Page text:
Jaco Gericke: Fundamentalism on Stilts: A Devastating Response to Alvin Plantinga's Reformed Epistemology

Being a philosopher of religion specializing in the analysis of ancient religions and a biblical scholar to boot, Dr. Gericke has written what can be considered a refutation of Plantinga's Reformed Epistemology. "The trouble with Craig and and Plantinga," he tells me, "is that their philosophy of religion conveniently ignores the problems posed for their views by the history of Israelite religion. They might as well try to prove Zeus exists. People sometimes forget 'God' used to be Yahweh and it is possible to prove from textual evidence that 'there ain't no such animal.'"

Dr. Gericke writes: "Not so long ago I was so irritated by a book of Alvin Plantinga's that I wrote a rebuttal from the perspective of a biblical scholar who happens to know what goes on in the philosophy of religion. It concerns the foundations of Plantinga's views and can be applied to Craig as well. Their philosophy may sound complex and formidable but if you know both the philosophy of religion and also the history of religion their smarts ain't nothing but Fundamentalism on Stilts."

[A summary of his important points and a link to his article are below]:
It is my conviction that while the philosophy of religion can and should be applied to biblical thought (something I do myself), it is hermeneutically problematic when one does this while at the same time failing to take seriously the philosophical implications of the history of (Israelite) religion.

However, up to now no Old Testament scholar that I am aware of has bothered to respond to the charges of [Reformed Epistemology], to the effect that their views are still considered intellectually respectable in many philosophical circles (in biblical scholarship the movement is mostly unknown). So, out of a concern to expose the fallacies of the sort of philosophy of religion one might call ‘fundamentalism on stilts’ (i.e. making outdated biblical-theological conceptions seem respectable with the aid of philosophical jargon) I have decided to accept the invitation of Stump (1985) and others and to devote this article to a discussion of why I believe some of [Reformed Epistemology’s] philosophy of religion is seriously damaged by a failure to appreciate the problems of Old Testament theology. I have no pains with the concept of a ‘Reformed’ epistemology per se but I do believe that in the writings of some philosophers of religion it really involves little more than a disguised attempt to sneak fundamentalist theology back into the academia.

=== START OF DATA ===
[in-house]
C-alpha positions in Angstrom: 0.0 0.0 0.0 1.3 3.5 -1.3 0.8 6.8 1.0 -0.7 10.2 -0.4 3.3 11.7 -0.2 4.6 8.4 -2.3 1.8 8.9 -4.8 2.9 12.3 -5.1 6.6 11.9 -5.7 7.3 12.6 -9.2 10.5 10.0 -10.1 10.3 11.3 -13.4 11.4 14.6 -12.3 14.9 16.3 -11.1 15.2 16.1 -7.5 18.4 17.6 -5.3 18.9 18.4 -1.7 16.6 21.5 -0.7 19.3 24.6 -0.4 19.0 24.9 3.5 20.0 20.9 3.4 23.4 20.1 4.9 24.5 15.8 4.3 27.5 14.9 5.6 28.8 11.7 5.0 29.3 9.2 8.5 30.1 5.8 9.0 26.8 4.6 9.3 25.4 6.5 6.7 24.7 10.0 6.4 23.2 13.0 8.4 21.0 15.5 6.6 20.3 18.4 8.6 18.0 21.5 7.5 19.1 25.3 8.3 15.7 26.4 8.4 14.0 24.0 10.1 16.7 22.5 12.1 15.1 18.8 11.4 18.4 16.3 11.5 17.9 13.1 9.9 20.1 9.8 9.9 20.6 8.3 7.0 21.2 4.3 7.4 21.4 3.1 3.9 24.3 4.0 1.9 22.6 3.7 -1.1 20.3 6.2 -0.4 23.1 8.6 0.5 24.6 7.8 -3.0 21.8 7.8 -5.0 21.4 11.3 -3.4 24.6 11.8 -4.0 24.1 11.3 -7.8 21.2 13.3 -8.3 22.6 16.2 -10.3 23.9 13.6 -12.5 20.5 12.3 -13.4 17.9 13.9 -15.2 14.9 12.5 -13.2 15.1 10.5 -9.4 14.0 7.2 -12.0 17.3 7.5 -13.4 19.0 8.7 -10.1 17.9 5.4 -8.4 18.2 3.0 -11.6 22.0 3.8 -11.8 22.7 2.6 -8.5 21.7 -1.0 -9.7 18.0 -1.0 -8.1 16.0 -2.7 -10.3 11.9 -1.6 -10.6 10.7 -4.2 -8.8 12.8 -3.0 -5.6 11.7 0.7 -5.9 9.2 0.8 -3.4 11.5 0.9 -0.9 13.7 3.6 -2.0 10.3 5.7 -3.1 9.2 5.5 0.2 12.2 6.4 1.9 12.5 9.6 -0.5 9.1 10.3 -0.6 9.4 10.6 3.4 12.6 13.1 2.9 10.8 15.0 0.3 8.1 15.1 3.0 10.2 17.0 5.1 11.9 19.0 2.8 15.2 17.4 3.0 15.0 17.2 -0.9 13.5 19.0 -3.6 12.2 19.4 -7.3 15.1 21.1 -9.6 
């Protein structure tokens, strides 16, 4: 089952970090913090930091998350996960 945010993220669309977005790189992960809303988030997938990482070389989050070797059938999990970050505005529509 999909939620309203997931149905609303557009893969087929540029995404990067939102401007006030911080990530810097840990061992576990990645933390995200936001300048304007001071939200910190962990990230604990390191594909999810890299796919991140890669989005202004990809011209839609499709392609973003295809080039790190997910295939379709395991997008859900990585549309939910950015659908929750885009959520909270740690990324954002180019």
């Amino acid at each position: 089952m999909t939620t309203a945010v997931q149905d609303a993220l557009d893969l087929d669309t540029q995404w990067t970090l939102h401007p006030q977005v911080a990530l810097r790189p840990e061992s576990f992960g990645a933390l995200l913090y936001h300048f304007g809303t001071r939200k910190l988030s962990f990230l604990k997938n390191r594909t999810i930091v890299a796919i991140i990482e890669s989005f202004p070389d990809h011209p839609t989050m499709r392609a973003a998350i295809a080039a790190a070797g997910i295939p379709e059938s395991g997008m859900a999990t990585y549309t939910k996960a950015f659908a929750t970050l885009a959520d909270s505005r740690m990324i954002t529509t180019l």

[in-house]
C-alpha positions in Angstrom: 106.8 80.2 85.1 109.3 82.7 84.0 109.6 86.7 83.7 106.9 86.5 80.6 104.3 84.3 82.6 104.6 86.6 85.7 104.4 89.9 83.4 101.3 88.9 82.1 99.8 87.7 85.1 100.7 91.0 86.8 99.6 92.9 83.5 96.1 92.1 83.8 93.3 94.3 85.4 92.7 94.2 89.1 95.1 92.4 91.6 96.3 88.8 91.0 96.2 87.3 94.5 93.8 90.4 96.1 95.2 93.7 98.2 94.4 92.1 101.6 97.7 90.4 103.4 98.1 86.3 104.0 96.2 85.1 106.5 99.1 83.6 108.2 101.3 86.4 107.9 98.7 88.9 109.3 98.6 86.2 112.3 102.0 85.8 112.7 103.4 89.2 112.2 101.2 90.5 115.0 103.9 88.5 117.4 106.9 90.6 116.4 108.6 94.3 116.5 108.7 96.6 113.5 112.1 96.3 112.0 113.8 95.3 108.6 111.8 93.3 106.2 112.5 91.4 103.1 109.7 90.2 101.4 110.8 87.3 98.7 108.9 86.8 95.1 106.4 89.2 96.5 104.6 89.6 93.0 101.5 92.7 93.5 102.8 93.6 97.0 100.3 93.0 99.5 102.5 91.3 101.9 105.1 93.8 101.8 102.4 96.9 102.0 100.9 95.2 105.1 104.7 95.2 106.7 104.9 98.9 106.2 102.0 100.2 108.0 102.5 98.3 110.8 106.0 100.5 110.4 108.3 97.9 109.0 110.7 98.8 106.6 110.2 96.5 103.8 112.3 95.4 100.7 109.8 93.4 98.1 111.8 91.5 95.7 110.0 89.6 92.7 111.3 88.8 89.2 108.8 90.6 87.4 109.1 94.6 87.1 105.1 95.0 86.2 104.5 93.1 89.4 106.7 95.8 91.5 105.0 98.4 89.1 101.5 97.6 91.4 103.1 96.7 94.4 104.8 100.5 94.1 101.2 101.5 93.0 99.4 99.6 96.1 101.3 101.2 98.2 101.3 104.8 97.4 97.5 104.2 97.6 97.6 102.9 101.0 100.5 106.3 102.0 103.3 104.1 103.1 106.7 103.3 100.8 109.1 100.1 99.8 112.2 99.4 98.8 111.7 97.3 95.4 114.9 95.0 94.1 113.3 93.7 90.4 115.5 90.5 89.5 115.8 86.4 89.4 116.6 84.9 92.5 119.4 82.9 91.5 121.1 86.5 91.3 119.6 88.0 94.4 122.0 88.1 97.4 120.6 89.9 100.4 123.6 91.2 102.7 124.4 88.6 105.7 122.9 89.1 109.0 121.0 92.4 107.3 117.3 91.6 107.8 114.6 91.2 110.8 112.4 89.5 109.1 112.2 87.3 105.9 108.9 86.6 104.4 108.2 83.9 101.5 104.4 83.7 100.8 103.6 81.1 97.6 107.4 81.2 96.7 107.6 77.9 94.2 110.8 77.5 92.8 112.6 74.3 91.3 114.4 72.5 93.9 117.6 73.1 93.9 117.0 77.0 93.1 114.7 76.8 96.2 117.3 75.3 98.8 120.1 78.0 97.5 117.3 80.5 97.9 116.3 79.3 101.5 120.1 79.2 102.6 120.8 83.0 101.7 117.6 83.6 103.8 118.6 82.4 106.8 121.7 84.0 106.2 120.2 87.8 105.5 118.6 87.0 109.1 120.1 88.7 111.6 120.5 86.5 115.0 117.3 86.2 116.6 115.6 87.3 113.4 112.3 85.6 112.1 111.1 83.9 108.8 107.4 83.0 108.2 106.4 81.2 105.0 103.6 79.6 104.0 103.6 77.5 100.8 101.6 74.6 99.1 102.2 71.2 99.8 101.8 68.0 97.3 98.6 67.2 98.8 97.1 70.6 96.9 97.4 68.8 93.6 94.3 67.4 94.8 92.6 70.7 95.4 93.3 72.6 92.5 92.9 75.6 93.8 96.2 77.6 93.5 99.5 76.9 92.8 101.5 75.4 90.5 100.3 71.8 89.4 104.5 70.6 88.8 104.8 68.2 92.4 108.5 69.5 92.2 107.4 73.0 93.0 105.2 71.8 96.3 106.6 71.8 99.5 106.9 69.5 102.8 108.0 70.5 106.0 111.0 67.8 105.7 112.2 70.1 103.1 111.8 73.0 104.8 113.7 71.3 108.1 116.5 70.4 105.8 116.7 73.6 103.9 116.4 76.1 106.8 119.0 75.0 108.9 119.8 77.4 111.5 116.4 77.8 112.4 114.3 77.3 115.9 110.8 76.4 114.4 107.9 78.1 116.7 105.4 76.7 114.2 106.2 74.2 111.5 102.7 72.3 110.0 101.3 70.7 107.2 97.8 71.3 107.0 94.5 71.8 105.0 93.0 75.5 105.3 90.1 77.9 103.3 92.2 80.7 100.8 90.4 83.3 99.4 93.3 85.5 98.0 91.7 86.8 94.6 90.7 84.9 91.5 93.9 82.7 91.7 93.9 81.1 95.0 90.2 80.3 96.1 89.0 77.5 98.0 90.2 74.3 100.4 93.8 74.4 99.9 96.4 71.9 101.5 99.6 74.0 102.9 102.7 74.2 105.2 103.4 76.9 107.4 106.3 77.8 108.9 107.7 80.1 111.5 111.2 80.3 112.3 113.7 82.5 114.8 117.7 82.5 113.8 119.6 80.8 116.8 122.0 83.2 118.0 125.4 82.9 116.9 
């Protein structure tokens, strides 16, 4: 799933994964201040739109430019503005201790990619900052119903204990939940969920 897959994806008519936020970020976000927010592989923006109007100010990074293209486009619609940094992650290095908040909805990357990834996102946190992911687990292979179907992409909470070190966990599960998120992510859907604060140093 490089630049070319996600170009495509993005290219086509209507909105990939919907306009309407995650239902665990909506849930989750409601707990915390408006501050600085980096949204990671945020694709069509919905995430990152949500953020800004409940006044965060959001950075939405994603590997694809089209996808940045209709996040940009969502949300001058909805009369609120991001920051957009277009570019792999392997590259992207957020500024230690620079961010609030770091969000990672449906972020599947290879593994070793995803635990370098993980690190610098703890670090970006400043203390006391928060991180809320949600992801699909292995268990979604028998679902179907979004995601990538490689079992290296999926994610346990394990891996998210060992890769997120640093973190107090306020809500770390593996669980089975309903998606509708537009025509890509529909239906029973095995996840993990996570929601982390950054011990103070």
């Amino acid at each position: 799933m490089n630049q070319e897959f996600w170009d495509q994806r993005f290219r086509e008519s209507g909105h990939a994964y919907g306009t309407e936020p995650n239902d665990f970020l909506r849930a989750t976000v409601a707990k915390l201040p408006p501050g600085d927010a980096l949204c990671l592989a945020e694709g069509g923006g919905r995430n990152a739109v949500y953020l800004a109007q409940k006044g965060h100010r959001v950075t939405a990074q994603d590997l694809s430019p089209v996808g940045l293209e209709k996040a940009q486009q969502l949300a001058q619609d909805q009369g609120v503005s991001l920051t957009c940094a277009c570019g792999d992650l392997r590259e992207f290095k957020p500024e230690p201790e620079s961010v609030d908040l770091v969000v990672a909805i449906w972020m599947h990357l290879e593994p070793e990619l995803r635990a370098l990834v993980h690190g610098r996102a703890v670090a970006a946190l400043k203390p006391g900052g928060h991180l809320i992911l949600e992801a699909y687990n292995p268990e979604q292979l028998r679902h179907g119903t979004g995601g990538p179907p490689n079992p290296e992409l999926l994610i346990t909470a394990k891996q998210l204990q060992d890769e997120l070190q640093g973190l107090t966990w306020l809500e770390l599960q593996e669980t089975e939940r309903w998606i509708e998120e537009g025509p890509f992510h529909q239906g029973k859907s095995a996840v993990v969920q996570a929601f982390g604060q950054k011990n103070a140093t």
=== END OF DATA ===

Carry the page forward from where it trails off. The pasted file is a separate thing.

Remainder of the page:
What is relevant to the present discussion is the fact that past critiques of Plantinga have tended to focus almost exclusively on problems in the philosophical ‘superstructure’ of [Reformed Epistemology] with little real attention being paid to the biblical-theological ‘base structure’ of his arguments. And yet it cannot be disputed that the latter is ultimately foundational to the former – its raison d’être, if you will. But if this is indeed the case, it means that whatever the merits of Plantinga’s sophisticated philosophical rhetoric, if it can be shown that his biblical foundations are both mistaken and/or nothing of the sort, the entire modus operandi of [Reformed Epistemology] will have been fatally compromised.

Like most Protestant fundamentalists accusing the rest of the world of not being ‘biblical’ enough and constantly calling everyone to return [sic] to a ‘biblical’ view on just about every particular theological subject, Plantinga is neither as ‘biblical’ nor as ‘Reformed’ as he thinks. His philosophical arguments aimed at discrediting the work of biblical scholars engaging in historical-critical analysis are riddled with a number of glaring fallacies, stereotypically encountered in the writing of all fundamentalist philosophers of religion.